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Posts Tagged ‘The Web

Flickr Photo Friday

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Today’s photos come from Flickr user Eole’s set “Patterns in the city.” Here’s a preview:

Used under a Creative Commons License. "Road lights" by Eole (via Flickr).

Used under a Creative Commons License. "Road lights" by Eole (via Flickr).

Happy Friday!

Written by walonline

August 8, 2008 at 9:37 am

Laughable

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The situation in China with regards to pollution is laughable. They promised to clean up, and it hasn’t worked out. Wired Magazine’s Science blog reports it isn’t working, even after their “specialized” anti-smog measures. In another post, they look at independent particulate readings from the BBC’s Beijing bureau. Here’s the explanation bit:

On most days, Beijing’s air clearly remains poor, rarely dropping below 50 micrograms of particulate matter per cubic meter of air. The World Health Organization considers any concentration of particulate higher than 50 to be unhealthy. While the BBC sensor has a large margin of error (20 percent), on most days the readings have been far above the threshold. The pollution levels have been clearly reflected in daily photographs taken from the same location by the news agency’s reporters.

The Chinese government has been working on an ambitious plan to improve the air quality in Beijing for the games including traffic bans, factory shutdowns, cloud seeding, and construction slowdowns.

But the city’s air quality has not varied in response to the city’s anti-smog efforts, according to the BBC’s readings. Pollution levels are changing, however, but only in response with meteorological conditions, i.e. rain. That’s exactly what University of Rhode Island professor Kenneth Rahn predicted would happen in a Wired.com story last month.

The Chinese are adament that they are being successful. And that haze and clouds should not be confused with particulate in the air.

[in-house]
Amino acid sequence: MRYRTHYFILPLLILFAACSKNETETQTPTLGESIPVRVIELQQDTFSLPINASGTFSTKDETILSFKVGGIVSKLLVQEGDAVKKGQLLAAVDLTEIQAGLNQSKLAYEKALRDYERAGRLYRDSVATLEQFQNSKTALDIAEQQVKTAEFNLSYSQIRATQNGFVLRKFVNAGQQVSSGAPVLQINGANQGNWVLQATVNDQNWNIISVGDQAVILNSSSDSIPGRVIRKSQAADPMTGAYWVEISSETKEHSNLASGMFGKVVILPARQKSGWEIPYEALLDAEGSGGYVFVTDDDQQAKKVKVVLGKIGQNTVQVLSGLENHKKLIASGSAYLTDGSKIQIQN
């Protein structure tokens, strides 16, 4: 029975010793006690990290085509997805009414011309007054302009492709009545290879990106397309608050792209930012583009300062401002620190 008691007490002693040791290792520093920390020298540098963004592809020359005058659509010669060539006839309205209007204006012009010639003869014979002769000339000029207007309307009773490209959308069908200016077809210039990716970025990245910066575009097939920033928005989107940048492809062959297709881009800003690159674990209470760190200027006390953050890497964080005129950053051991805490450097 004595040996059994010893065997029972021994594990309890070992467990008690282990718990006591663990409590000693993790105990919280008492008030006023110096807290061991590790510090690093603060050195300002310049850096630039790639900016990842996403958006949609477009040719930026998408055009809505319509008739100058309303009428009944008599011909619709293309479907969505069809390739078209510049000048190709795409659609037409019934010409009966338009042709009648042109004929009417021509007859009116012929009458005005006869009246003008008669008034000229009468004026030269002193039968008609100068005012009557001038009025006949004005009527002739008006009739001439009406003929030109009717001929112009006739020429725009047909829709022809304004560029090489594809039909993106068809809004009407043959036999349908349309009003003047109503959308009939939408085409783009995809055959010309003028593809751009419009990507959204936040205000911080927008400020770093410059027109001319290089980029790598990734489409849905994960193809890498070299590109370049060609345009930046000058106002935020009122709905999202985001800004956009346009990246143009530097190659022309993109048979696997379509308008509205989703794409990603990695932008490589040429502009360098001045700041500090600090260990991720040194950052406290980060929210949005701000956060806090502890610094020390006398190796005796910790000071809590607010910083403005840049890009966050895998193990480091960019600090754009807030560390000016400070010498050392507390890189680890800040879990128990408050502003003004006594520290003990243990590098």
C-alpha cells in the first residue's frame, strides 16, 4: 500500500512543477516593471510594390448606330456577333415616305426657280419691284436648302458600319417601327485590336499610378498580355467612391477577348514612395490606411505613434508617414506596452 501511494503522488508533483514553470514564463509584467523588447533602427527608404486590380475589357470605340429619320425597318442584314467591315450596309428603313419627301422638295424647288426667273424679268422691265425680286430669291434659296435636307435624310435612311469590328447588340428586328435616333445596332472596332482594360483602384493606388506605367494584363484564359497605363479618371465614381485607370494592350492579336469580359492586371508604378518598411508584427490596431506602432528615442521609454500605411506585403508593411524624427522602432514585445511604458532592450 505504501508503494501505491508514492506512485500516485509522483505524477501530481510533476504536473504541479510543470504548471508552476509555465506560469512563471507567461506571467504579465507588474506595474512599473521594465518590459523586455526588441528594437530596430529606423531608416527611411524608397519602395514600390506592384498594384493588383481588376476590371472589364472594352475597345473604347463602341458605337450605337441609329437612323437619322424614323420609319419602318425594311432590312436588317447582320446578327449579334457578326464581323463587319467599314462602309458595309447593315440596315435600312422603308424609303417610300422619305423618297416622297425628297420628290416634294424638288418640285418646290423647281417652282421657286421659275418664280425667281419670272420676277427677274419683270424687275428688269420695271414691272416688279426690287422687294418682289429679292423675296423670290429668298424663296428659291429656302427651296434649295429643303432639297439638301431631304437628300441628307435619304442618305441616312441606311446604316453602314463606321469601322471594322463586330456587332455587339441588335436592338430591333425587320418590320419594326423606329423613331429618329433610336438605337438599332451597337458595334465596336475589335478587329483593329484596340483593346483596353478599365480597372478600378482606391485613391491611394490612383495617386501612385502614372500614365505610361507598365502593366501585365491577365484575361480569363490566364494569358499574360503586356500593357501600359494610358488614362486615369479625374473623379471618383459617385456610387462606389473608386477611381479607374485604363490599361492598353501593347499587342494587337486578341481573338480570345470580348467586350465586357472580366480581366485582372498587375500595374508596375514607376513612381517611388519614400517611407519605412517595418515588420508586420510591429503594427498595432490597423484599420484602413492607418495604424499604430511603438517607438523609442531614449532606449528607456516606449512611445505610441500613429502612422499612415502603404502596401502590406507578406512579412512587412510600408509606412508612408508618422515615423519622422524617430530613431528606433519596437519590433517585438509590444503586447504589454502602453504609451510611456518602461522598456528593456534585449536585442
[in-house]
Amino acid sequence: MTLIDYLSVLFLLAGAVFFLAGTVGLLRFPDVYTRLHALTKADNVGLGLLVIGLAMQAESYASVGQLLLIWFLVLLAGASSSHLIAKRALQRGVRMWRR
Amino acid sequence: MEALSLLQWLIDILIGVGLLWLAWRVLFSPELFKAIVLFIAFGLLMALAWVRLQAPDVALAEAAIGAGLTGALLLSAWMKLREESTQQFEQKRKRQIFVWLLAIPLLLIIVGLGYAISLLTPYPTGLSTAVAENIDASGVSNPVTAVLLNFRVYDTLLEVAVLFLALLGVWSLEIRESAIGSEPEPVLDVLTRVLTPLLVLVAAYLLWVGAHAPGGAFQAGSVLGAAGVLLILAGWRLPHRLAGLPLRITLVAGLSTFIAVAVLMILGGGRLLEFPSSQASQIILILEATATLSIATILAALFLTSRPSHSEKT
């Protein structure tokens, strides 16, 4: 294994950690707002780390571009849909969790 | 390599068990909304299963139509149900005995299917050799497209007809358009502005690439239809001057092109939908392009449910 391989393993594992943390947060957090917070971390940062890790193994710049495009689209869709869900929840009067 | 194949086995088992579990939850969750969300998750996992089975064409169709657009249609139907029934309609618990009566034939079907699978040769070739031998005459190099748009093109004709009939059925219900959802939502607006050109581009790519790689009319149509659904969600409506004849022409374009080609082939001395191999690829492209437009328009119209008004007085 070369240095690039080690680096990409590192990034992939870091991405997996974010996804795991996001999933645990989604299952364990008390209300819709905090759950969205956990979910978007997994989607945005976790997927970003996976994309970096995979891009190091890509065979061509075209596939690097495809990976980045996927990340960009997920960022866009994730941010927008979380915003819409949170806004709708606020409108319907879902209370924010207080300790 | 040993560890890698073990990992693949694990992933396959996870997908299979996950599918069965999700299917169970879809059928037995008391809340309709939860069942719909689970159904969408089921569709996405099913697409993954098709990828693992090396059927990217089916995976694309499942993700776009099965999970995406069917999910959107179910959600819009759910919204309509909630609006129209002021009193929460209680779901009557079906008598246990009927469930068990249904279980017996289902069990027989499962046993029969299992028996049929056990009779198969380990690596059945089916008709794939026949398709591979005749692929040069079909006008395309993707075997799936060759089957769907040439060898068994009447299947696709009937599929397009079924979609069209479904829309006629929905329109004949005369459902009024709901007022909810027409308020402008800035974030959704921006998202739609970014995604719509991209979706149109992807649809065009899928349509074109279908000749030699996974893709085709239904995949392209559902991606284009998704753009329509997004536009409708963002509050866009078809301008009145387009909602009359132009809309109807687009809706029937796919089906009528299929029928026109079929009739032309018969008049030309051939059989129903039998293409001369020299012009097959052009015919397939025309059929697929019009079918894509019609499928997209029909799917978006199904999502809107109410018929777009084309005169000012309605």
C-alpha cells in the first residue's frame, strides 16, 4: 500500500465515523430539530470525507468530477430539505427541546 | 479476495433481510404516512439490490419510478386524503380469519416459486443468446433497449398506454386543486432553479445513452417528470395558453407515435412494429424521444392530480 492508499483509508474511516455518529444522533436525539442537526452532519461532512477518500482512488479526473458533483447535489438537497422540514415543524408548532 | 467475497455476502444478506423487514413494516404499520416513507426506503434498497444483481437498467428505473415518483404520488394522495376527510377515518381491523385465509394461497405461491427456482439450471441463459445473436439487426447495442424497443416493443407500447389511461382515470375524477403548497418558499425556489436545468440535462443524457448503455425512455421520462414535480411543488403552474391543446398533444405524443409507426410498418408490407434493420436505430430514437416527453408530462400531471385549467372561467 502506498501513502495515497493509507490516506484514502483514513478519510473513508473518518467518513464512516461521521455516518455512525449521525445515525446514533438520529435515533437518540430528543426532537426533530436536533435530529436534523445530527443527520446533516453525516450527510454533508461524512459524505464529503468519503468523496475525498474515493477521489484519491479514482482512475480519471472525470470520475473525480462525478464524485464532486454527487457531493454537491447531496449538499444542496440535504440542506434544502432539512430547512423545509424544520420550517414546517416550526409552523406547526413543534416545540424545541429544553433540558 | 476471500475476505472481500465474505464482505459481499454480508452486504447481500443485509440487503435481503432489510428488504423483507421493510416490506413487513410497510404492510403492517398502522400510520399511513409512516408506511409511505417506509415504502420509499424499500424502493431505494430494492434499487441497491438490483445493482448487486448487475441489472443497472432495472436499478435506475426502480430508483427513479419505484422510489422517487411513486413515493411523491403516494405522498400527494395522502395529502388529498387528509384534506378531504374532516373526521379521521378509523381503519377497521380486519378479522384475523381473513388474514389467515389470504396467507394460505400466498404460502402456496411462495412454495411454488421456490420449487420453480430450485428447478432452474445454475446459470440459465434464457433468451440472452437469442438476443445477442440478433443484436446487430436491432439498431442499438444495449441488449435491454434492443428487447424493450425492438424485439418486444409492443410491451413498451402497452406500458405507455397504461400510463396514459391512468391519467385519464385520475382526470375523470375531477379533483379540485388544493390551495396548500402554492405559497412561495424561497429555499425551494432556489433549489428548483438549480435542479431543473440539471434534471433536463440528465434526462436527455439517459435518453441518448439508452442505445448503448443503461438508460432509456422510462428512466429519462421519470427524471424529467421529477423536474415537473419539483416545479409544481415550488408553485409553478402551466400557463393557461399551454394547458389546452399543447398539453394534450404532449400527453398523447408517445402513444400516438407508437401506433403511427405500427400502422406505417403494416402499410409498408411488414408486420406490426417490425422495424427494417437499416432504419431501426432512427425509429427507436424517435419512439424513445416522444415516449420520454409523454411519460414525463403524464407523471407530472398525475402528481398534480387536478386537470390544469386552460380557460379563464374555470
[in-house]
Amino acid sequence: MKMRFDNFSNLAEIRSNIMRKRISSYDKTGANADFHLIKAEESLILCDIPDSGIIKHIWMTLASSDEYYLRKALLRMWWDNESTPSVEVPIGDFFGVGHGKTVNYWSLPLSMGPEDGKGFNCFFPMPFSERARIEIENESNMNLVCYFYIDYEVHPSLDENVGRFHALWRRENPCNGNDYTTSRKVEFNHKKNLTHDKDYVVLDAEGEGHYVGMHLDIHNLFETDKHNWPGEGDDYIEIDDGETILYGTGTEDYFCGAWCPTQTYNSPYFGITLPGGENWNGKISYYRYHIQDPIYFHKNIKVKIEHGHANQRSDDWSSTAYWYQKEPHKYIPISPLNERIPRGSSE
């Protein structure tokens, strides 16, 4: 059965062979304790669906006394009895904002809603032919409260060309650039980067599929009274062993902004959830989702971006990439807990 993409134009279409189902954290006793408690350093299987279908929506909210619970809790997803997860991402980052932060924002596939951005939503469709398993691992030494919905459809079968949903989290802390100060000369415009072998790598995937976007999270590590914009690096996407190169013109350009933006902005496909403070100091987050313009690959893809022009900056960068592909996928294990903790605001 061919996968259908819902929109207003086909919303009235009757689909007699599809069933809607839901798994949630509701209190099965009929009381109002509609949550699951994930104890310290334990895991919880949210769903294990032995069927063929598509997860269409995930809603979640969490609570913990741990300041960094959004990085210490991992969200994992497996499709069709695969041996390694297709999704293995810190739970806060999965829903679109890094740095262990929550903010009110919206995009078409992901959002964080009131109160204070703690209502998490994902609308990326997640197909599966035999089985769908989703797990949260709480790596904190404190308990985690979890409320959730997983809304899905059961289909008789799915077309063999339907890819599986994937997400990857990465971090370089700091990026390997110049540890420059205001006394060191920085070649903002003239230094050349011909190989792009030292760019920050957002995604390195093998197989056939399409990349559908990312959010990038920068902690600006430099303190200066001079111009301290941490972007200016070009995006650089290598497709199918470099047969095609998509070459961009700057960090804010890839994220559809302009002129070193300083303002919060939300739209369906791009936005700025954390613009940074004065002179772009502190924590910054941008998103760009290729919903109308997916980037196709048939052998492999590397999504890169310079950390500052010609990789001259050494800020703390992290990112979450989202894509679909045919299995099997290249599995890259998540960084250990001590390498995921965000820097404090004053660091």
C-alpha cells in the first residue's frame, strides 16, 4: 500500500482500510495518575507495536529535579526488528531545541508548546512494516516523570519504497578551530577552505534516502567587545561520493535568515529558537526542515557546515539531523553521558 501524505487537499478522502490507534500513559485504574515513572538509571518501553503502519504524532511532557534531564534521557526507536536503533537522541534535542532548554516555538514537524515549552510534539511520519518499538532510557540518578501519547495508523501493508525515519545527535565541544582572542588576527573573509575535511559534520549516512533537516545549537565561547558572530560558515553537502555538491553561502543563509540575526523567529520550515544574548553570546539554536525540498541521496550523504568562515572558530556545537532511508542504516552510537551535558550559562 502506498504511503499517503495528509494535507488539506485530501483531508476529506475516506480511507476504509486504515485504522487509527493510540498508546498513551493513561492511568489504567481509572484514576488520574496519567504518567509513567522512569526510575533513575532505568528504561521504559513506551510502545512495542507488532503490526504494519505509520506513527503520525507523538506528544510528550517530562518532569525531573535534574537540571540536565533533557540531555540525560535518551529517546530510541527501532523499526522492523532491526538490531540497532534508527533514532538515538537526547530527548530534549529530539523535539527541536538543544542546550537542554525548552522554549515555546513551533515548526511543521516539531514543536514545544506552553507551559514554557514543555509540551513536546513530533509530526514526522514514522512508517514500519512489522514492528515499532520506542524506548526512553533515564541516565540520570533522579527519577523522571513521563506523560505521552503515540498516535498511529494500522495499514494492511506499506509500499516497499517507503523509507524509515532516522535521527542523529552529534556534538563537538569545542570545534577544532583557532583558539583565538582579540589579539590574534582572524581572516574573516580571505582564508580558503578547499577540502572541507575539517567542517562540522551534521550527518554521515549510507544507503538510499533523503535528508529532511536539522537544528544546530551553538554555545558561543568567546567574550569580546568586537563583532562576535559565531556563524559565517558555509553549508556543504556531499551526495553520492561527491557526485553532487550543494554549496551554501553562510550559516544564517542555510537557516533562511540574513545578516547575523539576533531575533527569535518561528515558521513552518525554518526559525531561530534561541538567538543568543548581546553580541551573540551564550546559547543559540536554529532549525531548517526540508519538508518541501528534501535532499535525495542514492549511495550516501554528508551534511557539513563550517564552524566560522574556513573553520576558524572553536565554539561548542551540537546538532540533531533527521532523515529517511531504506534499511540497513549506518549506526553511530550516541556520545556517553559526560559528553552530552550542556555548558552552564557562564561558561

“Clouds and haze are not pollution. This kind of weather is a natural phenomenon. It has nothing to do with pollution,” Du Shaozhong, deputy director of the Beijing municipal bureau of environmental protection, told Xinhua last week, the official government news outlet.

But, it looks like China is manipulating numbers.

The problem, however, is that there is compelling evidence that the Chinese government is cooking the pollution accounting books. As laid out by Steven Andrews, an environmental consultant, in an op-ed earlier this year in the Wall Street Journal, he describes three number manipulations:

  1. Seven sensors were used from 1998-2005, but after that, as international scrutiny was increasing, the government dropped two sensor stations from polluted areas of the city and added three in less polluted areas. These changes had a very significant impact in showing air quality increases.
  2. The government subbed nitrogen oxides out and nitrogen dioxide in to its air pollution index calculations. Of the various substances that the sensors measure, nitrogen oxides were the most likely to exceed air pollution standards.
  3. The Chinese government considers an air pollution index rating of under 100 to be a “blue sky day.” In 2006, 49 days were reported to have an air pollution index between 96 and 105. 47 of those days were — what “luck”! — reported under 100, a near statistical impossibility. 2007 data shows “a similar bias.”

The end result of the system is that the Chinese government gave August 4, seen above, an air pollution index rating in its “Good” category.

The Government doesn’t even really believe their measures have been successful. Pollution is proving difficult to clean up. It also shows how worried the officials are with the very real possibility of being humiliated on a world stage after all the promises they’ve made.

[…] the Chinese government doesn’t seem to believe that its efforts are working. There is word in China Daily, a government mouthpiece, that officials are considering an even more drastic plan that could take 90 percent of the city’s cars off the road, if the pollution readings don’t cooperate.